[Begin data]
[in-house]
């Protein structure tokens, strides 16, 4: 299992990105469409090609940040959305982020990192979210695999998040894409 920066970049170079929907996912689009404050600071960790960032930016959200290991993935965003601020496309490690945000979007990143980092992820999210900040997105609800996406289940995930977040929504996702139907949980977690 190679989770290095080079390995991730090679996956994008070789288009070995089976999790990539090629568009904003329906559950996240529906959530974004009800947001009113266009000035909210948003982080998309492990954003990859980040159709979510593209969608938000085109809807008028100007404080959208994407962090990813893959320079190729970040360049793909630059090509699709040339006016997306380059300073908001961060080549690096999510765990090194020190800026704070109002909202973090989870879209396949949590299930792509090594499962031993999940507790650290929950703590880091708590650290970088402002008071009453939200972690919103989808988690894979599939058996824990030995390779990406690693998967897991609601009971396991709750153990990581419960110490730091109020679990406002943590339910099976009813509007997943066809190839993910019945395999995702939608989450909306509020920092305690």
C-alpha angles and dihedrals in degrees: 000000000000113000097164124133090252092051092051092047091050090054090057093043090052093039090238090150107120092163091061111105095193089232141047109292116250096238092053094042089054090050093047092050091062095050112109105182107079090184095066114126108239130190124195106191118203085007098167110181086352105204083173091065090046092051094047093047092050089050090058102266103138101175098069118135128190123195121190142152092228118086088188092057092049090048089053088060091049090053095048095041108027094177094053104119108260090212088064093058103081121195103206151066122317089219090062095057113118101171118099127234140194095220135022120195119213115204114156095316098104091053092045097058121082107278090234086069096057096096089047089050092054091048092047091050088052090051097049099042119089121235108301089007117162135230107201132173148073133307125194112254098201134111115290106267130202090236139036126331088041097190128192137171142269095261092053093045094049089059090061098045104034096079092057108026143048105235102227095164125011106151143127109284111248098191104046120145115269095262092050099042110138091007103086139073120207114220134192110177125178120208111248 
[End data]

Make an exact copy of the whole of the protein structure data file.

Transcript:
[in-house]
């Protein structure tokens, strides 16, 4: 299992990105469409090609940040959305982020990192979210695999998040894409 920066970049170079929907996912689009404050600071960790960032930016959200290991993935965003601020496309490690945000979007990143980092992820999210900040997105609800996406289940995930977040929504996702139907949980977690 190679989770290095080079390995991730090679996956994008070789288009070995089976999790990539090629568009904003329906559950996240529906959530974004009800947001009113266009000035909210948003982080998309492990954003990859980040159709979510593209969608938000085109809807008028100007404080959208994407962090990813893959320079190729970040360049793909630059090509699709040339006016997306380059300073908001961060080549690096999510765990090194020190800026704070109002909202973090989870879209396949949590299930792509090594499962031993999940507790650290929950703590880091708590650290970088402002008071009453939200972690919103989808988690894979599939058996824990030995390779990406690693998967897991609601009971396991709750153990990581419960110490730091109020679990406002943590339910099976009813509007997943066809190839993910019945395999995702939608989450909306509020920092305690």
C-alpha angles and dihedrals in degrees: 000000000000113000097164124133090252092051092051092047091050090054090057093043090052093039090238090150107120092163091061111105095193089232141047109292116250096238092053094042089054090050093047092050091062095050112109105182107079090184095066114126108239130190124195106191118203085007098167110181086352105204083173091065090046092051094047093047092050089050090058102266103138101175098069118135128190123195121190142152092228118086088188092057092049090048089053088060091049090053095048095041108027094177094053104119108260090212088064093058103081121195103206151066122317089219090062095057113118101171118099127234140194095220135022120195119213115204114156095316098104091053092045097058121082107278090234086069096057096096089047089050092054091048092047091050088052090051097049099042119089121235108301089007117162135230107201132173148073133307125194112254098201134111115290106267130202090236139036126331088041097190128192137171142269095261092053093045094049089059090061098045104034096079092057108026143048105235102227095164125011106151143127109284111248098191104046120145115269095262092050099042110138091007103086139073120207114220134192110177125178120208111248 